The Chapter Zero Transition Planning Toolkit

Try Chapter Zero’s Transition Planning Toolkit. It is designed to support you as a NED and your board in overseeing the development of a credible transition and delivery against that plan.

Access the Toolkit


3. A global shift to jointly tackle nature and climate is gaining momentum. Policy and finance will increasingly align with this dual focus and businesses are likely to face heightened expectations. A pledge to transform the food systems will also support climate and nature by reducing biodiversity loss and GHG emissions.

    • With increasing stakeholder expectations to disclose nature-related corporate information, board directors should consider reviewing whether nature is included within the organisation’s net zero strategy and whether it is a topic to raise in the boardroom. Board directors should also keep in mind that governments may suggest or enforce nature-related disclosure for businesses possibly adopting recommendations from the Taskforce on Nature-related Financial Disclosures (TNFD), which launched its sector guidance at COP28.
    • Financial institutions are shifting to an integrated nature and climate response. The Glasgow Financial Alliance for Net Zero (GFANZ) aims to incorporate nature into financial sector transition plans in 2024.
    • The global focus on nature alongside climate may impact the skills and competencies expected of board directors. Boards may want to cultivate leadership in addressing and managing climate and nature-related risks and opportunities. It will also be important to ensure there are appropriate skills and capabilities across the organisation to enable effective implementation.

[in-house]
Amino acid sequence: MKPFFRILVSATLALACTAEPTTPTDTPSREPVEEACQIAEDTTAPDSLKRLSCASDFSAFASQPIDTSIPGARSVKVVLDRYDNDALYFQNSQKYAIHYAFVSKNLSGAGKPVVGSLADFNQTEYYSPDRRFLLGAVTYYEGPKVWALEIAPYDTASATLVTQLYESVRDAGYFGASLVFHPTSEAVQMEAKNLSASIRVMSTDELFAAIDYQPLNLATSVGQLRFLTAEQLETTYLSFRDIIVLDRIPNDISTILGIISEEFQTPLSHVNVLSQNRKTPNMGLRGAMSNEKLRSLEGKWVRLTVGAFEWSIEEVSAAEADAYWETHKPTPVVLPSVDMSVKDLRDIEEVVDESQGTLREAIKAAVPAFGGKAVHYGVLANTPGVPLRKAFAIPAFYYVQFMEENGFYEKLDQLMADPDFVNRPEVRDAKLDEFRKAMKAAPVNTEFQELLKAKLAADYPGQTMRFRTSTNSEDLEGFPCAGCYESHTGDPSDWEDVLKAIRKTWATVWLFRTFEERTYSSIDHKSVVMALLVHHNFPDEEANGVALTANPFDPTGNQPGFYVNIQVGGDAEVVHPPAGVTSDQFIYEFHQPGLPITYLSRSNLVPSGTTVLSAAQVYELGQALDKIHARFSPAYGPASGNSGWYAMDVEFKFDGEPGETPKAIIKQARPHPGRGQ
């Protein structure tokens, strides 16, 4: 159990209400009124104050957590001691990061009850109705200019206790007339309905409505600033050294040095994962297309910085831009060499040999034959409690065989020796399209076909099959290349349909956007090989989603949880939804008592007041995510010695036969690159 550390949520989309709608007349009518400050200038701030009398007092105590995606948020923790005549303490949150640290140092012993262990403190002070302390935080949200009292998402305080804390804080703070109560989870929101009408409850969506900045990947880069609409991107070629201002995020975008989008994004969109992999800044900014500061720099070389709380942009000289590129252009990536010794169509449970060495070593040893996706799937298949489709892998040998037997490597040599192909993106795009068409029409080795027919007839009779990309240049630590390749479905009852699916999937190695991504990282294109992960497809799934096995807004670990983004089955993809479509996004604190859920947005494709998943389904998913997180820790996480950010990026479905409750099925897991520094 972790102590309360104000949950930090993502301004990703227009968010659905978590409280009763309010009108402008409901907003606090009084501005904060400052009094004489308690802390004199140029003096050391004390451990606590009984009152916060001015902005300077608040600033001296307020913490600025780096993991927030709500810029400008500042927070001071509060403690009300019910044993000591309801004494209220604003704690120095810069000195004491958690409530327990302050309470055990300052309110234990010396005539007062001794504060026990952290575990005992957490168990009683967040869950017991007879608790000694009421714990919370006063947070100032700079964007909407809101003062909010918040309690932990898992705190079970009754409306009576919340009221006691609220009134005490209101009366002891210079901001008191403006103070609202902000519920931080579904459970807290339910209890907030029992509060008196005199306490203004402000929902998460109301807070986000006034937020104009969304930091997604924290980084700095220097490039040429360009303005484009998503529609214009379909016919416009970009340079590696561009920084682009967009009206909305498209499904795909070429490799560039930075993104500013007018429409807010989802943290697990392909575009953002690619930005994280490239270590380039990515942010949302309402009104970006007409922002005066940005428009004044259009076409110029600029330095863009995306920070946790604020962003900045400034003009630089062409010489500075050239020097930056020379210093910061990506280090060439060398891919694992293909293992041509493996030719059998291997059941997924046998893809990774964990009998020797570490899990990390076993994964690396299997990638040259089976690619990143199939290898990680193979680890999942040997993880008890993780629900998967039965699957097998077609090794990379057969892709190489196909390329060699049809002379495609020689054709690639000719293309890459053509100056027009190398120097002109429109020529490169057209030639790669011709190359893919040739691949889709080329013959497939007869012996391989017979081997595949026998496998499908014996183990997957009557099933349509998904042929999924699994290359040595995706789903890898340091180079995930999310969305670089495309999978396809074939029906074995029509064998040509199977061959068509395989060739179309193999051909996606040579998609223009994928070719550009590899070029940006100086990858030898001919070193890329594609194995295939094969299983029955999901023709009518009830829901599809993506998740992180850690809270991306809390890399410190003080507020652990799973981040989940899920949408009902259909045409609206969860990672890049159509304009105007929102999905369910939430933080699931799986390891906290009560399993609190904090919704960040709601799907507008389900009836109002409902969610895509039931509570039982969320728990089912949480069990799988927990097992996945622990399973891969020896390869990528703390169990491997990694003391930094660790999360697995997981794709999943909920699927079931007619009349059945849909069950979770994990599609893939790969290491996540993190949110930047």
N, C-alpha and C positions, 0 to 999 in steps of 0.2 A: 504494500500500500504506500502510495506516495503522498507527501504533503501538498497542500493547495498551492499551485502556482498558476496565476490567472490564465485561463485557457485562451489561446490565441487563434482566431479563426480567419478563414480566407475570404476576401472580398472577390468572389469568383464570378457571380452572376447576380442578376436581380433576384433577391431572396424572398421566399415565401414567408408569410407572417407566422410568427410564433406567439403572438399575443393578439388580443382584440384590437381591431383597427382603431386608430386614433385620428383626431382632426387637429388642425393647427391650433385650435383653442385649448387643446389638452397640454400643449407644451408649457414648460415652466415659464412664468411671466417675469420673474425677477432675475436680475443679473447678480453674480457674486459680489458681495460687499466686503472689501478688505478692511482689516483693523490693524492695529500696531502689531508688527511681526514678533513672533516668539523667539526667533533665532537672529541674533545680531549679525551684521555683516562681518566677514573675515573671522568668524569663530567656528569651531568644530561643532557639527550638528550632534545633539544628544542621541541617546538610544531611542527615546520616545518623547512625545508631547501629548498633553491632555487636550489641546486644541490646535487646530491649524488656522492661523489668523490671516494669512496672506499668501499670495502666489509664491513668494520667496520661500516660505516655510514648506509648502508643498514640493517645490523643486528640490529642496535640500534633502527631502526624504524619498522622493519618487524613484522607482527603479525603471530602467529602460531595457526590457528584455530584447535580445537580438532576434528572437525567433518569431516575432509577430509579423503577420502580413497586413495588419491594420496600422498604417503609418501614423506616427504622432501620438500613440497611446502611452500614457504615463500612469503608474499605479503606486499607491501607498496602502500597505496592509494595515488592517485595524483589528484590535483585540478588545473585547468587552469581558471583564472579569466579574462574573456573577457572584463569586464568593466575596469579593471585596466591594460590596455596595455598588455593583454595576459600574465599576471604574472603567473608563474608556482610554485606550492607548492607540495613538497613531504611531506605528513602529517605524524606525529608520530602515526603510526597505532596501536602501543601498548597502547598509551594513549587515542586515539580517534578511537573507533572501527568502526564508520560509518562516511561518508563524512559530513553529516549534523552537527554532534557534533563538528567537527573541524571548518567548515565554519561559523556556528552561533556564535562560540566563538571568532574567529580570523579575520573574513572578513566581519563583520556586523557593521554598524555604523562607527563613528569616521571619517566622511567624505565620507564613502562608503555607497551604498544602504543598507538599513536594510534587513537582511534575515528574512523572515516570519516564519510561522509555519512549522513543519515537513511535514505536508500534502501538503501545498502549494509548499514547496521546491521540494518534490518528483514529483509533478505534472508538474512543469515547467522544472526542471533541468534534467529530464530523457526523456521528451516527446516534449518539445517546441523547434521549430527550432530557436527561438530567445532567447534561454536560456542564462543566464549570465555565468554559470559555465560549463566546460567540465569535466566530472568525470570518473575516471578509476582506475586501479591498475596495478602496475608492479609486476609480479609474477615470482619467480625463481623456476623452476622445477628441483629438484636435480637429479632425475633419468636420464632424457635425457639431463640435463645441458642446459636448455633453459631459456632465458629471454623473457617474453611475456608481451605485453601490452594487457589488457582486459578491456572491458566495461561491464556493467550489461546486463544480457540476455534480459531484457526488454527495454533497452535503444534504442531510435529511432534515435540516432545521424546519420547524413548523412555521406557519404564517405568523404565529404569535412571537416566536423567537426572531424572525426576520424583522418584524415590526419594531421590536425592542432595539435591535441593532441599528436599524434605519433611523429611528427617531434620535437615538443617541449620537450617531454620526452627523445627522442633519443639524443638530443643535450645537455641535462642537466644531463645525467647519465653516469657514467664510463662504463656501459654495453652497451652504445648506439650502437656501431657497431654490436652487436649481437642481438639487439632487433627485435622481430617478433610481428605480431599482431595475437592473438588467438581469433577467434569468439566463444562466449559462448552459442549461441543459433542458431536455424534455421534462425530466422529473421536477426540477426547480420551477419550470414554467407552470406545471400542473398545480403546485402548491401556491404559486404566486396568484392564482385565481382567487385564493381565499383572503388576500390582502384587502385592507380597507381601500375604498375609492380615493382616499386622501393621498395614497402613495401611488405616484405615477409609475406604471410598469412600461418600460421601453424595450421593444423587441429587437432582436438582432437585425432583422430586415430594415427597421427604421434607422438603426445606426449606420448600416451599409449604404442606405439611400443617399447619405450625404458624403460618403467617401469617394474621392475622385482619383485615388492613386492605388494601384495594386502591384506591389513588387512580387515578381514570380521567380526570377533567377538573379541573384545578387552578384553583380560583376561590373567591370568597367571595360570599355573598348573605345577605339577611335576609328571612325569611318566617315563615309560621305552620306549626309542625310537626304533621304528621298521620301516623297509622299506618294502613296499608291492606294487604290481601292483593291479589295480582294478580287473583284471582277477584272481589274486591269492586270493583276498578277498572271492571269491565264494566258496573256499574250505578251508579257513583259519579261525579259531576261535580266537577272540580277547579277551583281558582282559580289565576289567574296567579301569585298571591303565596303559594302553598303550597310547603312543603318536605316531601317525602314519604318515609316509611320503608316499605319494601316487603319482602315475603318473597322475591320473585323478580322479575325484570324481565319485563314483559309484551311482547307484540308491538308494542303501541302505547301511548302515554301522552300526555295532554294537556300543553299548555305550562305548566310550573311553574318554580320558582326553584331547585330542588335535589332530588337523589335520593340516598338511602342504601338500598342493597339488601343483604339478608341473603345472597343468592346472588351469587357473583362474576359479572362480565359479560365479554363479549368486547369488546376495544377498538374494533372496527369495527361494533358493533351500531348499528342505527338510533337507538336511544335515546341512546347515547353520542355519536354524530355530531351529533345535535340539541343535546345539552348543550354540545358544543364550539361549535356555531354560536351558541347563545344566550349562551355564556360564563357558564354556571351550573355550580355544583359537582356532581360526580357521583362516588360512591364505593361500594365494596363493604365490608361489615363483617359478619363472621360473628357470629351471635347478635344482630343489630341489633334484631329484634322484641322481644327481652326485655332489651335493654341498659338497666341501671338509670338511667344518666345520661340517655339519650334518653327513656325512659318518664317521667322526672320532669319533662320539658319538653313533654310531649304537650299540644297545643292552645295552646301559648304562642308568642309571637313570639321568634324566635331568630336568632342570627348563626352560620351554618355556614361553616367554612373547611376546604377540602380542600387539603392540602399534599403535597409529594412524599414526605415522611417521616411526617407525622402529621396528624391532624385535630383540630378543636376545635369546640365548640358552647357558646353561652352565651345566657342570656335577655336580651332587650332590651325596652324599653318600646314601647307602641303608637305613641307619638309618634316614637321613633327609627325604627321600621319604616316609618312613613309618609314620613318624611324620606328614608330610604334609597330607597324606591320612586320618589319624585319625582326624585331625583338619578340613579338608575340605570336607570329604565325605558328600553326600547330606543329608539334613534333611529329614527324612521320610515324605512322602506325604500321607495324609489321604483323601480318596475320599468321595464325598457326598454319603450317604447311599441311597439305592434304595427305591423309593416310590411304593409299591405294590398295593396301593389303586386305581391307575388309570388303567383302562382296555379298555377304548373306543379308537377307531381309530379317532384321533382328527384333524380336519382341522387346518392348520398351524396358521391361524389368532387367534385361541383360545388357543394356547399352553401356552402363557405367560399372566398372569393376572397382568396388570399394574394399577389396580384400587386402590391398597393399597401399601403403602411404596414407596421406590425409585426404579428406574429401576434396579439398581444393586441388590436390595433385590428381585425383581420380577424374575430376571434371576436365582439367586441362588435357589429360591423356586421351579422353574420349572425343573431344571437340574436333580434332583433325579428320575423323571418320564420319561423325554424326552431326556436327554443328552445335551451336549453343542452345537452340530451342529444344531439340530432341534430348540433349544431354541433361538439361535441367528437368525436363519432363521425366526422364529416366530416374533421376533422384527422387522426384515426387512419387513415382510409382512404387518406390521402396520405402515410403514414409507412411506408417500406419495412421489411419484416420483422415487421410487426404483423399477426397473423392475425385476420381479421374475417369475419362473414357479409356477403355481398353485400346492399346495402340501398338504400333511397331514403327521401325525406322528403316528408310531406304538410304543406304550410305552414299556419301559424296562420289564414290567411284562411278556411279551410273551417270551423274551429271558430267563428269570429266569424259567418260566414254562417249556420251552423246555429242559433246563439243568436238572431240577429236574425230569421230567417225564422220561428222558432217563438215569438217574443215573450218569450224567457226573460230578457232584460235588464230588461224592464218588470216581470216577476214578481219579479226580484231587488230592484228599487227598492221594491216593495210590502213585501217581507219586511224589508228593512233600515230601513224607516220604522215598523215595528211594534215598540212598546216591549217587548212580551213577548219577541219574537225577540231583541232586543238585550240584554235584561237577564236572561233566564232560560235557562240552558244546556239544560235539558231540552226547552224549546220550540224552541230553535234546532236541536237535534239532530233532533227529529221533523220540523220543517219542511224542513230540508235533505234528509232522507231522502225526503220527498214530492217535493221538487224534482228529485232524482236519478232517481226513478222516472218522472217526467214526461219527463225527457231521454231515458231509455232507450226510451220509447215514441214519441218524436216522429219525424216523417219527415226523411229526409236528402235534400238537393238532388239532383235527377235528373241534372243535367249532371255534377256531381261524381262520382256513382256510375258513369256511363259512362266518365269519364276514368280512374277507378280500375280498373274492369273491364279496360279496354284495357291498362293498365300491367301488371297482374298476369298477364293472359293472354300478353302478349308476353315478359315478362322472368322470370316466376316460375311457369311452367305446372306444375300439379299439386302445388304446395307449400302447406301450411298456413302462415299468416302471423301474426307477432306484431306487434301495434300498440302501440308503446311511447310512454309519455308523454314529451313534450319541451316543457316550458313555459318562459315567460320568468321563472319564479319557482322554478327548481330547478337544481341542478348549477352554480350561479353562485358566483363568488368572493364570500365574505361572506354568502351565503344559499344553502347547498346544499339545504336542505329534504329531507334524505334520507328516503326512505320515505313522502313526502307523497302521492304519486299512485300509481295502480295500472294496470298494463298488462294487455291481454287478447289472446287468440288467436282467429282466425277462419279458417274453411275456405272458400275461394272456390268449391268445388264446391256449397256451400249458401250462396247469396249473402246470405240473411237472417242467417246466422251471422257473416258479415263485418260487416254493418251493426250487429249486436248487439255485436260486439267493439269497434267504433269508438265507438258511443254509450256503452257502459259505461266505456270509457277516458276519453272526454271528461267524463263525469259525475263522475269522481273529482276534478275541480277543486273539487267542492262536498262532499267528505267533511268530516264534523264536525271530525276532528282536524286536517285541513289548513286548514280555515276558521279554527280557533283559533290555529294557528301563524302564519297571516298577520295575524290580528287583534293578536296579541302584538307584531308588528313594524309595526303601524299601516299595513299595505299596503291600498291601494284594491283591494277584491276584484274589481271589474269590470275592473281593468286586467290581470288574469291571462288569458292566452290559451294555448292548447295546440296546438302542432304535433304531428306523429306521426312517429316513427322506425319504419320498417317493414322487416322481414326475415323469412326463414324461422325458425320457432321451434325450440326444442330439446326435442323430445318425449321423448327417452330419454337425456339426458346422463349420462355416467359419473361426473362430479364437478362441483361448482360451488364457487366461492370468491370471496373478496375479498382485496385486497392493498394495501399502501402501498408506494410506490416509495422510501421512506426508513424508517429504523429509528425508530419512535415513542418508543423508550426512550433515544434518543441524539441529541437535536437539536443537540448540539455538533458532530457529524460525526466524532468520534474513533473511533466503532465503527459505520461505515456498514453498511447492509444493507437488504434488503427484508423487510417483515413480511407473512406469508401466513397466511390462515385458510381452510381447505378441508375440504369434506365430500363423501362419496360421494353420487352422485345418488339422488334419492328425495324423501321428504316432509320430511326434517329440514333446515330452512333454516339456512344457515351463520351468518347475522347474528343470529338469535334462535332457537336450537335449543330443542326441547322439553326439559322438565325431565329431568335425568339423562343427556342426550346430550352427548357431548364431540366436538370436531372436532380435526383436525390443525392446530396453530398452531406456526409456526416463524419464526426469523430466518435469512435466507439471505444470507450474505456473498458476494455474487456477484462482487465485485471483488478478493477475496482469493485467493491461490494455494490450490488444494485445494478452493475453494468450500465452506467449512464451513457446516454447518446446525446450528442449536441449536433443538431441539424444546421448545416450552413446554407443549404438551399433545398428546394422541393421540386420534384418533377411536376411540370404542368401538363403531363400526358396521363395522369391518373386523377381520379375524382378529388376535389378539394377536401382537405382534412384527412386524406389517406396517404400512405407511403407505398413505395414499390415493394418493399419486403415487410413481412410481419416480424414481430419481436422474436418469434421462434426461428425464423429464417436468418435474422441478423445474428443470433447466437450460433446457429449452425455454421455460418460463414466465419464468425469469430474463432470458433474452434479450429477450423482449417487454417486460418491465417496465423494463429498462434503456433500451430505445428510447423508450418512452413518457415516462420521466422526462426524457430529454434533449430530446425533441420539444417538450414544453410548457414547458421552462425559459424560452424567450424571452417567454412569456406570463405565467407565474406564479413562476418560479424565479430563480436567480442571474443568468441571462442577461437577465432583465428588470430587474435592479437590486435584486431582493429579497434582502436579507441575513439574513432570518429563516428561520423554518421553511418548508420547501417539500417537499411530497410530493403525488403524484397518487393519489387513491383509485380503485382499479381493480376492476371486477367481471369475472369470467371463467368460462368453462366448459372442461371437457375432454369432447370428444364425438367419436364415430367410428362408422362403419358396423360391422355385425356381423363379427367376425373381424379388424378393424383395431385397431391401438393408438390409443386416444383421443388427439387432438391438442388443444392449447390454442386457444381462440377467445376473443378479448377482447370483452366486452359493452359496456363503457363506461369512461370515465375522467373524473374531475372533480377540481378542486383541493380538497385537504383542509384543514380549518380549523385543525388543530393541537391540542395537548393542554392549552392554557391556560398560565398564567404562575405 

4. The unprecedented number of public sector climate finance contributions and pledges at COP28 will help to unlock private finance.

    • COP28 recognised that public funds alone will not be sufficient to cover the required climate mitigation and adaptation action needed to deliver the binding commitment of the Paris Agreement. The UAE committed US$30 billion in public funding to mobilise US$250 billion of private funding through a new investment platform called ALTÉRRA. These investments will primarily support emerging markets and developing economies (EMDEs). Board directors may suggest their organisation look at options to access blended financing solutions, particularly in relation to operations in
    • Although there were no major breakthroughs on carbon markets at COP28, it remains a pending item that countries will submit their views on in early 2024. Consideration of existing tools to support climate finance such as green bonds and internal carbon pricing may be helpful for boards to review in the immediate term.

Looking to the year ahead

COP28 concluded with an agreement on the need to move away from fossil fuels in line with the science with country commitments to translate this into concrete action.

Countries will reconvene in Azerbaijan for COP29 in 2024, which is expected to have a strong focus on climate finance. Countries will also meet at the biodiversity summit, COP16 in Colombia, outcomes from which will be significantly relevant following the joint declaration on climate and nature. In 2025 at COP30, which will be hosted in Brazil, countries will be expected to submit their updated NDCs that should address and incorporate recommendations from the Global Stocktake which was finalised at COP28.